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Syria asserts right to enter Golan, occupied by Israel

DAMASCUS — The Syrian information minister, Omran al-Zoubi, said Sunday that President Bashar Assad’s troops have the right to enter the Israeli-occupied Golan whenever they wish, a veiled threat toward Israel to stay out of Syria’s conflict.

‘‘The Golan is Syrian Arab territory and will remain so, even if the Israeli army is stationed there,’’ Zoubi said at a news conference. “We have the right to go in and out of it whenever we want and however we please,’’ he said.

His comments came in response to last week’s Israeli airstrikes on Syria, which Israeli officials say targeted advanced Iranian missiles intended for Lebanon’s Hezbollah. The strikes marked a sharp escalation of Israel’s involvement in the Syrian civil war and raised fears that a conflict that has spilled over Syria’s borders could turn into a regional war.


Syria has threatened to retaliate but the official response was relatively mild.

‘‘Israel should understand that the Syrian skies are not a picnic for anyone,’’ Zoubi warned.

‘‘We are a people who do not forget to retaliate against those who commit aggression against us, and we do not forget our martyrs or those who killed them,’’ he said.

Israeli officials had no comment.

Assad’s regime might be reluctant to open a new front against Israel with his army already stretched thin in the fight with the rebels.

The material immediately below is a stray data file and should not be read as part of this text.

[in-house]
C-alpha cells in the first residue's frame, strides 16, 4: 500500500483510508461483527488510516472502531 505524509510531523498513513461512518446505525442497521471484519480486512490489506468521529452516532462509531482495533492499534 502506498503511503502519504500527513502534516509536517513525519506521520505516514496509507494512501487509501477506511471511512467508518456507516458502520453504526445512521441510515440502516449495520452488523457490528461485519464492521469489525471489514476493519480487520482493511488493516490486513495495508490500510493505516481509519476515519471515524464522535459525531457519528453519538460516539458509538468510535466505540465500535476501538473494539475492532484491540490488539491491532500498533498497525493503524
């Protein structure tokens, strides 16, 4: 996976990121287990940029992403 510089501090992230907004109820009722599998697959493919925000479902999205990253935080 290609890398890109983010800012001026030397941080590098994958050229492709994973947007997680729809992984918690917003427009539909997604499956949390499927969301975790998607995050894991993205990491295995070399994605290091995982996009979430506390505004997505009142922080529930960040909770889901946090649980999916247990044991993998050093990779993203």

But he has a history of operating through proxies, such as the Lebanese militant group Hezbollah or radical Syrian-based Palestinian factions that can potentially launch attacks on Israel from the Golan.

In a separate development, Syrian rebels on Sunday released four Filipino UN peacekeepers they abducted last week in a dramatic incident that prompted warnings from the Philippines that the nation might pull out its contingent from the Golan Heights.

The four Filipinos, seized Tuesday, were apparently unharmed, but they will undergo a medical checkup and stress debriefing, said Brigadier General Domingo Tutaan.


A statement by the rebel group holding the peacekeepers — the Yarmouk Martyrs Brigade — said the four were handed over to a UN delegation in the border area on Sunday, but provided no other details.

The peacekeepers are part of a UN contingent that patrols a buffer zone between Syria and the Golan Heights, a plateau Israel captured from Syria in 1967. It was the second abduction of Filipino peacekeepers since March, when 21 were held for three days by rebels fighting Assad.

The Philippine foreign secretary has said he would recommend withdrawing Filipinos from the peacekeeping contingent in Syria, but the decision is up to the country’s president.

The buffer zone has been quiet for four decades, but tensions have risen there since the outbreak of the revolt in Syria more than two years ago.

The Syrian uprising escalated into a civil war that has claimed tens of thousands of lives and displaced millions of Syrians. The two sides have been largely deadlocked on the battlefield.